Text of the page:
Moore: I am a very assertive person. I’m honest, and I try to use decorum when speaking about things that might be sensitive. I’ve been around cameras all my life so that didn’t matter much. Our show is 100 percent non-scripted. And so the situations that happened were completely organic. Some of the girls just started revealing their personhood in a way that was not very becoming, and I called them on it. I went into this situation with my mind completely open and giving each girl their own chance to make an impression on me just to see how that plays out. And some of the women that I really bonded with in the beginning turned out to be the complete opposite of that.
ESSENCE.com: One thing we learned about you is you do not like to be called Miss America.
Moore: [Laughs] The show definitely plays that whole thing up. For me, Miss America and Miss USA are great; they’re both prestigious titles. They’re both American institutions, and certainly, for a brown girl to have that title is an amazing accomplishment. The difference is when someone says it and it's disrespectful, and they mean to get it wrong and want to just poke at you a little until finally you blow up. When Portia got my title wrong, she was corrected, and then she rolled her eyes. And then the rest of the time she was insulting me, a guest. That’s when it bothers me -- when there’s ignorance mixed in with insult.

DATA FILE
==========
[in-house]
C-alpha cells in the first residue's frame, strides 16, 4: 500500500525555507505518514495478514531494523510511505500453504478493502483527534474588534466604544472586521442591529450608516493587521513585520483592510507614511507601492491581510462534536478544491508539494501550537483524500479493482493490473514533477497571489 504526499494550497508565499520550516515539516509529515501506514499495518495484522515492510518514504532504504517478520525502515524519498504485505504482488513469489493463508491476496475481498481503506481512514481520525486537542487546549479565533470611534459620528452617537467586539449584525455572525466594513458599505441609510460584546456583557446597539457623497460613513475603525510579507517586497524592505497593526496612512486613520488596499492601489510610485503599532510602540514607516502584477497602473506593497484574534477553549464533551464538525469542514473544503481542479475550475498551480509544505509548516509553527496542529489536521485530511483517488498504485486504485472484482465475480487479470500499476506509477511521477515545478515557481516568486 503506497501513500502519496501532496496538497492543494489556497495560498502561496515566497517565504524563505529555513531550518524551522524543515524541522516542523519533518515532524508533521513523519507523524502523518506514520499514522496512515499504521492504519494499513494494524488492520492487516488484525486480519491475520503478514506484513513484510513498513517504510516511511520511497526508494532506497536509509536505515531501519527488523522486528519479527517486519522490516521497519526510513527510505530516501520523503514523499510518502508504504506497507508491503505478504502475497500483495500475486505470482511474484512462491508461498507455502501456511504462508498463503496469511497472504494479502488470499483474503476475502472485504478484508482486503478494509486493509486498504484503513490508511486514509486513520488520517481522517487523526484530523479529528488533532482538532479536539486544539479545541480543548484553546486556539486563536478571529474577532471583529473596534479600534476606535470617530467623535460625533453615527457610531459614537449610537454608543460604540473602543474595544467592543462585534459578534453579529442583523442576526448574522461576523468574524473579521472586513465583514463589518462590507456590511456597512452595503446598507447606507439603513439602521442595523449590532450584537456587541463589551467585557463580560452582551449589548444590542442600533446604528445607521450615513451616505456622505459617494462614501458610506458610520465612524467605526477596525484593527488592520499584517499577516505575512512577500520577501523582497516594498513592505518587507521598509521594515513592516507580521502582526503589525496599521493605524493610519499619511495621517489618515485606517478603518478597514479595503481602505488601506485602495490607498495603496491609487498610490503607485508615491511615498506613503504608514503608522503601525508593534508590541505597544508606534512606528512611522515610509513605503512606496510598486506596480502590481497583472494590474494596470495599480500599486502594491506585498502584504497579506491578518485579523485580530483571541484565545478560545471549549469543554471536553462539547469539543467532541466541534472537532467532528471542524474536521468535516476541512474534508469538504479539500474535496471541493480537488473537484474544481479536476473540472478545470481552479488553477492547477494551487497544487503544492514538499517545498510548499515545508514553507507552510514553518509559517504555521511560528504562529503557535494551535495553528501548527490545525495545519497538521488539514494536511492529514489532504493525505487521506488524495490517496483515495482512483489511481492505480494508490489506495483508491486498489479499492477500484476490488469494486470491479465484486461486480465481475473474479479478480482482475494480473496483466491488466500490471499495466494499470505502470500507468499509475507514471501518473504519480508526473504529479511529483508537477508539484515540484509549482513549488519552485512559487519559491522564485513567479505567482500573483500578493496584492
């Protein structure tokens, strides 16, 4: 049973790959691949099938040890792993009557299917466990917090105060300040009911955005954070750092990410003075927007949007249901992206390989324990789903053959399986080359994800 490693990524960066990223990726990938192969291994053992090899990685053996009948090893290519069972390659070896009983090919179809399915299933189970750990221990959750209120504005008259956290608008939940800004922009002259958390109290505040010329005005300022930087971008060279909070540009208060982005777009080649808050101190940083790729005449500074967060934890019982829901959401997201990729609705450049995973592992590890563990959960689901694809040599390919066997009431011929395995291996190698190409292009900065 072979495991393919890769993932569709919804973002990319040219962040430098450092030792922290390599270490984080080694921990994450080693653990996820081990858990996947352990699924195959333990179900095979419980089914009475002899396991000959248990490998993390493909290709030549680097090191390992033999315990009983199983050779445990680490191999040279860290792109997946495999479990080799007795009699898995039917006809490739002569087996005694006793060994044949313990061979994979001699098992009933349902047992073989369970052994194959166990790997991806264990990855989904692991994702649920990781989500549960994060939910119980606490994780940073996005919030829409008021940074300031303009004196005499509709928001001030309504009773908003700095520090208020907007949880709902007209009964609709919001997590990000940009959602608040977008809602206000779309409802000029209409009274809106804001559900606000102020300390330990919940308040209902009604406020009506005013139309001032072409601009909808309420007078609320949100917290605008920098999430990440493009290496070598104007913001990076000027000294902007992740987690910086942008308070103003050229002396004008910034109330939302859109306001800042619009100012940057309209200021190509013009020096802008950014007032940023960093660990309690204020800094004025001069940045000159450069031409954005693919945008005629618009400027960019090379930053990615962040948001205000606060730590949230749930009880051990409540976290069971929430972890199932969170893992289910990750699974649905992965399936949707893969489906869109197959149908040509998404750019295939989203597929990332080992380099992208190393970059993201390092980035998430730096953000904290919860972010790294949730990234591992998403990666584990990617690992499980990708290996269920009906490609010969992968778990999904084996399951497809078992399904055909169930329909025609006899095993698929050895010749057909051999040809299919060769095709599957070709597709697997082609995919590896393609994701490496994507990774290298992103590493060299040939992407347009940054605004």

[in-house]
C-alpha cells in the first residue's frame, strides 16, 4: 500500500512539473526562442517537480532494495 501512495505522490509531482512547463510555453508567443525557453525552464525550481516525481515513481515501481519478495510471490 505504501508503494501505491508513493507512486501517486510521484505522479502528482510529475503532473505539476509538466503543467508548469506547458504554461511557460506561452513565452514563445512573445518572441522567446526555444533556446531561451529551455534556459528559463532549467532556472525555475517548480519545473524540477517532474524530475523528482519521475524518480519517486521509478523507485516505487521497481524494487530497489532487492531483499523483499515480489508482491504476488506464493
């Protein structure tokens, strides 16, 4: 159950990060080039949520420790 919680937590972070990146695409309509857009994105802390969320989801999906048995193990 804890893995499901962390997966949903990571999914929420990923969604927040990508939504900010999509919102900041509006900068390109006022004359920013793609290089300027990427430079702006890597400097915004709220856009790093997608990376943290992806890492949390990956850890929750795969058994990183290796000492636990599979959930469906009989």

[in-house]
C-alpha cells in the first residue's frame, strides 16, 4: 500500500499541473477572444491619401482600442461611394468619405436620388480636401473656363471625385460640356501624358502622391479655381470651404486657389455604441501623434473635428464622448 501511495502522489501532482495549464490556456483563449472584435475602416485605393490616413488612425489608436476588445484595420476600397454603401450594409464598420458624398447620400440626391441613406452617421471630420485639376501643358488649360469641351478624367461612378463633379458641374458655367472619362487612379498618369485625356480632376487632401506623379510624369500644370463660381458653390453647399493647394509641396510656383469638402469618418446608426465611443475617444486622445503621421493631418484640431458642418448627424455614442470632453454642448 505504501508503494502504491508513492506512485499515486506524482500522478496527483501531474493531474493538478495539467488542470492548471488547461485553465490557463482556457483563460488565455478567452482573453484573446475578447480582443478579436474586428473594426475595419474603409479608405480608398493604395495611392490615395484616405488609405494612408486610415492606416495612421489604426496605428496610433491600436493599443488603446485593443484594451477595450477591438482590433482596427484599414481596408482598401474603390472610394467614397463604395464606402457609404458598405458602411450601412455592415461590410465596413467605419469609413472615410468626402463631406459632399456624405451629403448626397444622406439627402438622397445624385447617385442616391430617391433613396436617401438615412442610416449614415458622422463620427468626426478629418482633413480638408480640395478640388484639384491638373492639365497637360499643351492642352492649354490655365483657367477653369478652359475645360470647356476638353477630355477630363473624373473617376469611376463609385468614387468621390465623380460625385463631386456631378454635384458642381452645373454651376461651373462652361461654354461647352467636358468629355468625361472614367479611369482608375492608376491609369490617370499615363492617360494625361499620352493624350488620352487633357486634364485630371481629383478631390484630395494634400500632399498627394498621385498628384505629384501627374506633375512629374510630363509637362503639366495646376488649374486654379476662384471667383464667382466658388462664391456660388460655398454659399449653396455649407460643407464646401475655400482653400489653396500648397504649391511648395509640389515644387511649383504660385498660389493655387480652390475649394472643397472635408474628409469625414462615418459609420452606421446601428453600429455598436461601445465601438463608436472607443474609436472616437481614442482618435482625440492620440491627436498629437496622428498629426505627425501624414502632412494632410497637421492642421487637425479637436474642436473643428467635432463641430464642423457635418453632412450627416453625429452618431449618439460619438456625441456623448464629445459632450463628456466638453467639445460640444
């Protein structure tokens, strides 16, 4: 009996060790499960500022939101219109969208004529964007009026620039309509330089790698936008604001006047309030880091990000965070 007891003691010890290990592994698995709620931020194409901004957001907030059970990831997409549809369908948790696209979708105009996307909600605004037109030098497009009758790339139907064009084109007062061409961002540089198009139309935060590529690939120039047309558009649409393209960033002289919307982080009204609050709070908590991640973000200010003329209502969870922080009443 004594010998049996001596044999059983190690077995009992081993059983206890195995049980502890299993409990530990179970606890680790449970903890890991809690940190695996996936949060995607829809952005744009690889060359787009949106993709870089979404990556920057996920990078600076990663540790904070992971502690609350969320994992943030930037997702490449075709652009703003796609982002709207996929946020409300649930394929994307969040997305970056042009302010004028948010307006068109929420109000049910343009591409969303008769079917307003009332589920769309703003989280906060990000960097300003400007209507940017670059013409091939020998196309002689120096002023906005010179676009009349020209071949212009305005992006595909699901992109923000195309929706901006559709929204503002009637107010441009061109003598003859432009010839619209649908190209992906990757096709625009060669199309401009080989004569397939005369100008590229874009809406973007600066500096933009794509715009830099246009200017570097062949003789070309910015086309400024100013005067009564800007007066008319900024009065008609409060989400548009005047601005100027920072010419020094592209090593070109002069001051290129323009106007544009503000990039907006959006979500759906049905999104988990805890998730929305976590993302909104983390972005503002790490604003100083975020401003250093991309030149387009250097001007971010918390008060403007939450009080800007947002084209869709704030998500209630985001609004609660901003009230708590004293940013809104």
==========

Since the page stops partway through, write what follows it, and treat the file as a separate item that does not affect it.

ESSENCE.com: I’m going to say your cast mates’ names, and you tell me the first thing that comes to mind.
ESSENCE.com: NeNe Leakes
Moore: She’s hilarious. She is so naturally funny, and so entertaining. Just the sound of her voice makes you laugh.
ESSENCE.com: Kim Zolciak
Moore: White chocolate. She has got a really fiery personality. She has this no-holds barred way of thinking about life, and I think she’s interesting.
ESSENCE.com: Phaedra Parks
Moore: Honestly, the first word that came to mind was con artist. She can get you to believe anything she wants just by spinning a story. She knows how to spin a story.
ESSENCE.com: Cynthia Bailey
Moore: Beautiful. Not only a stunningly beautiful woman, but she also has a good spirit.
ESSENCE.com: Porsha Williams
ESSENCE.com: Kandi Burruss
Moore: Sexy. Kandi owns her sexuality, and there’s a power in that. She’s a smart girl, and I think that’s a great mixture.